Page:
BRIEF DESCRIPTION OF THE DRAWINGS

The present disclosure is best understood from the following detailed description when read with the accompanying figures. It is emphasized that, in accordance with the standard practice in the industry, various features are not drawn to scale and are used for illustration purposes only. In fact, the dimensions of the various features may be arbitrarily increased or reduced for clarity of discussion.

FIG. 1 is a flow chart of a method for fabricating an integrated circuit device according to aspects of the present disclosure; and

FIGS. 2-9 are various cross-sectional views of embodiments of an integrated circuit device during various fabrication stages according to the method of FIG. 1.

DETAILED DESCRIPTION

The present disclosure relates generally to methods for manufacturing integrated circuit devices, and more particularly, to hard mask layers utilized for manufacturing integrated circuit devices.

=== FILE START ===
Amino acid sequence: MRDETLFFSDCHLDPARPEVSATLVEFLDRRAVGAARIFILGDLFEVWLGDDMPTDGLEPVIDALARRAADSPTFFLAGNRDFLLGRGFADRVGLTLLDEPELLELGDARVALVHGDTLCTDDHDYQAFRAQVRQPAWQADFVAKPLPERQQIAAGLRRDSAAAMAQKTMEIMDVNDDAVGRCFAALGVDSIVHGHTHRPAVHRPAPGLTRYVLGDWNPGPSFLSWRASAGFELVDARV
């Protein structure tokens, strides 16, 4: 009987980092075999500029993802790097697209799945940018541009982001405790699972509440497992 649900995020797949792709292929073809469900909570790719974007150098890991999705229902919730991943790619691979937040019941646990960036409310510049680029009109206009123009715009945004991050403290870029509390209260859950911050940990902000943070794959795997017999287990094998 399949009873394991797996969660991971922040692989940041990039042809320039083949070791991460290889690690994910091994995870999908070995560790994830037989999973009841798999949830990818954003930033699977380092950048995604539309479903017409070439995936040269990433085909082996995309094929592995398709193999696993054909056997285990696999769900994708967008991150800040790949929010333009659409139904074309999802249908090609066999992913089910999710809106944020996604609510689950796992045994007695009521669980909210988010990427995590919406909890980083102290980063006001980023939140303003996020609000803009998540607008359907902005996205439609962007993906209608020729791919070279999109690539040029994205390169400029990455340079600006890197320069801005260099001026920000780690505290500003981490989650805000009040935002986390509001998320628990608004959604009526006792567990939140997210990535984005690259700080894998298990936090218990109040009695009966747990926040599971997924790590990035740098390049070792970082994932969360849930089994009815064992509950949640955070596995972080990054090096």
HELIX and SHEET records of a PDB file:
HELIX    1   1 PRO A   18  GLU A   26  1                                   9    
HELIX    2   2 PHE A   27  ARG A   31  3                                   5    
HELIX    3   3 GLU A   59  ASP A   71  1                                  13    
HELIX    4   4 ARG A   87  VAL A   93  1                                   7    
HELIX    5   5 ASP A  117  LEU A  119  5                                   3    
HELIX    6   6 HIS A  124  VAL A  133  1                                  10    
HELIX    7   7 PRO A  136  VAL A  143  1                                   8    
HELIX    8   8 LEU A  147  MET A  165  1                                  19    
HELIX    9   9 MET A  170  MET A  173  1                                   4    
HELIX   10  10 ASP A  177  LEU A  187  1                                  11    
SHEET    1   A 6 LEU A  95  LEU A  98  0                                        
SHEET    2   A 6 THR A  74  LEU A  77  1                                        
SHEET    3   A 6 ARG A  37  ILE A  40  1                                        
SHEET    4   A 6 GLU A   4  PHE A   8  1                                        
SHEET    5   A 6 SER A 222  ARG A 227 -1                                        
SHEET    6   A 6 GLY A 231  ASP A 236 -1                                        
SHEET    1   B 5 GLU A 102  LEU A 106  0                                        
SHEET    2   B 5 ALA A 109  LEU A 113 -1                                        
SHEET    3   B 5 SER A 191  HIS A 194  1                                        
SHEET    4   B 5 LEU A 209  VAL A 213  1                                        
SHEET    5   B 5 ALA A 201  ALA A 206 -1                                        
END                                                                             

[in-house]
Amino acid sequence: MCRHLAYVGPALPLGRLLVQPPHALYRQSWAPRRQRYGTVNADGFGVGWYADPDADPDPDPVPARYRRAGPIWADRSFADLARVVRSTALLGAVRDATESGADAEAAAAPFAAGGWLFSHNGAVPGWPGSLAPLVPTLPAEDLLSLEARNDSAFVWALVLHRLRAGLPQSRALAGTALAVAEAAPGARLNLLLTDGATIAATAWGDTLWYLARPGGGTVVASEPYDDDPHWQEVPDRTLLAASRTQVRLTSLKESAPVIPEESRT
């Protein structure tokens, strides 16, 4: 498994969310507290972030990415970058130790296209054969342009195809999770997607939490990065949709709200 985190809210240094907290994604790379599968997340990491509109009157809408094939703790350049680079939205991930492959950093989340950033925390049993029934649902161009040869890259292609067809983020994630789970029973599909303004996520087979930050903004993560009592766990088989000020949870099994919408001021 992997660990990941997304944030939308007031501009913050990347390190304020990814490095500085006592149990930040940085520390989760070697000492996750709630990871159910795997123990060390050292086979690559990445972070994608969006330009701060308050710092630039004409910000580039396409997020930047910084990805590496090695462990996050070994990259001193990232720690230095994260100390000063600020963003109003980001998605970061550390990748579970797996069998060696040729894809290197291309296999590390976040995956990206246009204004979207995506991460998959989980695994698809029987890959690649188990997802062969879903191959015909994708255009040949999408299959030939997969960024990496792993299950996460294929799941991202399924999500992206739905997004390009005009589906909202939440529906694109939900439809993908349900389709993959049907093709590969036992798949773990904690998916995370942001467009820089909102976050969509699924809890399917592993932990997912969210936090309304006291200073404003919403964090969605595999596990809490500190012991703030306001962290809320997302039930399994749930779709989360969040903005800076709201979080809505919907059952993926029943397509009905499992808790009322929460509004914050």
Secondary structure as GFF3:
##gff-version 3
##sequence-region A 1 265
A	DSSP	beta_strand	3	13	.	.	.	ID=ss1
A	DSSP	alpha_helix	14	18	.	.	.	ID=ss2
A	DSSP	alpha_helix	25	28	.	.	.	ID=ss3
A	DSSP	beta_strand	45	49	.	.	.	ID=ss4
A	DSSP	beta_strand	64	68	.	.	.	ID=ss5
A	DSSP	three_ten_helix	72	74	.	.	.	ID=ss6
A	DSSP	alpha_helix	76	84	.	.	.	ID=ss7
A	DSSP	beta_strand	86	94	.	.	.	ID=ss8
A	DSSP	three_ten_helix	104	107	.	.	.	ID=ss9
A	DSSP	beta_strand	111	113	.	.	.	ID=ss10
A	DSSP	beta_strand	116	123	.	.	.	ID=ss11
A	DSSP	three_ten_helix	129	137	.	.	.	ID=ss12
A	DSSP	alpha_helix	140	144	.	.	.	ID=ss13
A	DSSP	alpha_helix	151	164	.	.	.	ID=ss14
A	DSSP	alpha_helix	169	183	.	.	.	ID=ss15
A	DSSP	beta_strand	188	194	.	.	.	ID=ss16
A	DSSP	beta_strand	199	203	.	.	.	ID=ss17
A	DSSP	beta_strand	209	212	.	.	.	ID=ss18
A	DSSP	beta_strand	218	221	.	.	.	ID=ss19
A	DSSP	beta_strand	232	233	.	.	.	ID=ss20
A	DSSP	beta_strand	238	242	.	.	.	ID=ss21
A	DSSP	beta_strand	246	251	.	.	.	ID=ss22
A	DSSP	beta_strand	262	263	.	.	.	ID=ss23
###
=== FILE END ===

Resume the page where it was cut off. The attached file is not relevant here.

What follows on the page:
It is understood that the following disclosure provides many different embodiments, or examples, for implementing different features of the invention. Specific examples of components and arrangements are described below to simplify the present disclosure. These are, of course, merely examples and are not intended to be limiting. For example, the formation of a first feature over or on a second feature in the description that follows may include embodiments in which the first and second features are formed in direct contact, and may also include embodiments in which additional features may be formed between the first and second features, such that the first and second features may not be in direct contact. In addition, the present disclosure may repeat reference numerals and/or letters in the various examples. This repetition is for the purpose of simplicity and clarity and does not in itself dictate a relationship between the various embodiments and/or configurations discussed.